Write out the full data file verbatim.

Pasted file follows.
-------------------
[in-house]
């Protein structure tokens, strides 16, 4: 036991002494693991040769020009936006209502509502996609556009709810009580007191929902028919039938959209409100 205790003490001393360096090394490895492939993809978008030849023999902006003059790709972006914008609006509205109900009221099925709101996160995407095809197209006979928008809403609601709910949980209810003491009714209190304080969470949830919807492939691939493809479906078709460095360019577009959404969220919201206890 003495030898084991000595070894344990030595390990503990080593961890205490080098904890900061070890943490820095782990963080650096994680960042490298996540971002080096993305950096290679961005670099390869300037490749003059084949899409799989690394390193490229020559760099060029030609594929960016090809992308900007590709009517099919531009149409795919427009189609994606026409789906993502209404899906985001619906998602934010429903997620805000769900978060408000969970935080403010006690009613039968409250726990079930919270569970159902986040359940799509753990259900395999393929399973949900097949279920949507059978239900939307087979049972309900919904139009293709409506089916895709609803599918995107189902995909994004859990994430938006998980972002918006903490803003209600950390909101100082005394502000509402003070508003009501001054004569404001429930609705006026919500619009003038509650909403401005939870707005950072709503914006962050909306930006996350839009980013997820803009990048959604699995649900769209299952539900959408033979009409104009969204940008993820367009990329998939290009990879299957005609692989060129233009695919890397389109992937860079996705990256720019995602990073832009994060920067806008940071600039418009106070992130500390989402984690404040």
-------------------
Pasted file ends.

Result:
[in-house]
């Protein structure tokens, strides 16, 4: 036991002494693991040769020009936006209502509502996609556009709810009580007191929902028919039938959209409100 205790003490001393360096090394490895492939993809978008030849023999902006003059790709972006914008609006509205109900009221099925709101996160995407095809197209006979928008809403609601709910949980209810003491009714209190304080969470949830919807492939691939493809479906078709460095360019577009959404969220919201206890 003495030898084991000595070894344990030595390990503990080593961890205490080098904890900061070890943490820095782990963080650096994680960042490298996540971002080096993305950096290679961005670099390869300037490749003059084949899409799989690394390193490229020559760099060029030609594929960016090809992308900007590709009517099919531009149409795919427009189609994606026409789906993502209404899906985001619906998602934010429903997620805000769900978060408000969970935080403010006690009613039968409250726990079930919270569970159902986040359940799509753990259900395999393929399973949900097949279920949507059978239900939307087979049972309900919904139009293709409506089916895709609803599918995107189902995909994004859990994430938006998980972002918006903490803003209600950390909101100082005394502000509402003070508003009501001054004569404001429930609705006026919500619009003038509650909403401005939870707005950072709503914006962050909306930006996350839009980013997820803009990048959604699995649900769209299952539900959408033979009409104009969204940008993820367009990329998939290009990879299957005609692989060129233009695919890397389109992937860079996705990256720019995602990073832009994060920067806008940071600039418009106070992130500390989402984690404040």